Voxel terrain

Hey Guys,

First off, I think you guys should sign up this engine on the STEM Video Game Design Contest. If you guys are successful I would so use this engine to enter my game in for judging.

Now to business…

I want to create Voxelized terrain, I want to do this because it allows for terrain deformation, which I want to allow. From what I read, there are two major algorithms for this, Marching Cubes and Marching tetrahedrons. I under stand how each of the Algorithms works (the Nvidia GPU gem 3 was super useful), what I don’t understand is why I should chose one over another, is one more efficient then the other? Another thing is after I find out the vertexes locations, how would I join the vertex so that it can be use in jME via program? Or would I need to have a GIANT look up table for all the possible Marching Cubes. I have no idea how to implement the Algorithm.

After that how would I do terrain deformation? This is a giant black void to me.

How would I do things like texture the Terrain correctly? Snow in certain “biomes” sand in others? Deforming certain terrain would be easier then other terrain? Help guys! I want my second semester APCS final to stand out for all the right reasons, and I know this will put me there!

Thanks

Also, I think I would do the physics via a mesh collision mesh for the whole level? But if I deformed an area, would I have to re do the whole chunk’s rigid body control collision mesh?

@acx234 said:
Hey Guys,
First off, I think you guys should sign up this engine on the STEM Video Game Design Contest. If you guys are successful I would so use this engine to enter my game in for judging.
Now to business...
I want to create Voxelized terrain, I want to do this because it allows for terrain deformation, which I want to allow. From what I read, there are two major algorithms for this, Marching Cubes and Marching tetrahedrons. I under stand how each of the Algorithms works (the Nvidia GPU gem 3 was super useful), what I don't understand is why I should chose one over another, is one more efficient then the other? Another thing is after I find out the vertexes locations, how would I join the vertex so that it can be use in jME via program? Or would I need to have a GIANT look up table for all the possible Marching Cubes. I have no idea how to implement the Algorithm.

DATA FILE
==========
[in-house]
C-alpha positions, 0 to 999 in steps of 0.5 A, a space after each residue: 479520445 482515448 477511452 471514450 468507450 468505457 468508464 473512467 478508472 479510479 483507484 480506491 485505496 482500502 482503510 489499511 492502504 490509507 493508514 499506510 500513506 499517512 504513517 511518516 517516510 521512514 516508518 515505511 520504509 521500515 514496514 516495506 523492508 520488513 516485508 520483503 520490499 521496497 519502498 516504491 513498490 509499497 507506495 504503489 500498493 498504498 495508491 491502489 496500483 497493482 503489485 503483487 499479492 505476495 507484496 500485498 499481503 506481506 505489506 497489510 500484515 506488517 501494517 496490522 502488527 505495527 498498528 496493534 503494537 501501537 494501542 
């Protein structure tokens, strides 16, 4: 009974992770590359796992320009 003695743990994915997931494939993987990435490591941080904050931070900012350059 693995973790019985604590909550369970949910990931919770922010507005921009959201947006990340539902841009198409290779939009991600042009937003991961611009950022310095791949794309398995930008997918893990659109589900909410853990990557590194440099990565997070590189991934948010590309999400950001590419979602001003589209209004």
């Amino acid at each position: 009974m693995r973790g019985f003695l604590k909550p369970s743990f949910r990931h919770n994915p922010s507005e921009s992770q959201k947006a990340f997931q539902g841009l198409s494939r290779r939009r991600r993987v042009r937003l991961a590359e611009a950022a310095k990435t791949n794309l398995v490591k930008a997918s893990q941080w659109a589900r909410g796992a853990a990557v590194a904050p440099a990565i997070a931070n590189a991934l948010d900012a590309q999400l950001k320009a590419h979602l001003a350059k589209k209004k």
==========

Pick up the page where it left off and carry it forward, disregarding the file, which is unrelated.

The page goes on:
After that how would I do terrain deformation? This is a giant black void to me.
How would I do things like texture the Terrain correctly? Snow in certain "biomes" sand in others? Deforming certain terrain would be easier then other terrain? Help guys! I want my second semester APCS final to stand out for all the right reasons, and I know this will put me there!
Thanks

I'm no expert on this, but I believe marching tetrahedrons is a bit more simpler, and was the way to go when the marching cubes algorithm was patented. The patent expired a few years back (google it), so it's free to use now. Marching cubes has less faces required, so it might be more efficient.
There's also another method called surface nets, but I don't really know how that works. I think @zzuegg worked/is working on something with this. => http://hub.jmonkeyengine.org/groups/community-plugins/forum/topic/simplebloxelworld/?topic_page=1&num=15 It might be the wrong post, but it's the right guy.
Did you see the tutorials here?
For this specific situation, this is a pretty important topic.
This may help you with marching cubes.
There was also a post with code for marching tetrahedrons somewhere in the forums, but I couldn't find it. You should search around the forums n' stuff, I swear there's like a new post on "deformable terrain like Minecraft" every other week.
Yes there's a GIANT lookup table that comes with marching cubes. Heard it's one of the most copied and pasted part of code ever (probably exaggerated).
For terrain deformation, since these algorithms are based on a scalar field, you would change the data and rebuild the terrain (mesh). So if the player digs a hole in coordinate A, the value there would be like a negative number.
You should use a texture atlas for textures for efficiency. Use custom UV mapping for that; maybe even write a custom shader.
Forming procedural terrain or biomes? Look up 3D/2D perlin noise.
You would be able to control how easy it is to deform certain terrain if you know how to handle the values in the scalar field.
@acx234 said:
Also, I think I would do the physics via a mesh collision mesh for the whole level? But if I deformed an area, would I have to re do the whole chunk's rigid body control collision mesh?

Pretty much.
Just a heads up, voxel terrain's harder than it looks... (At least for me, I'm a novice)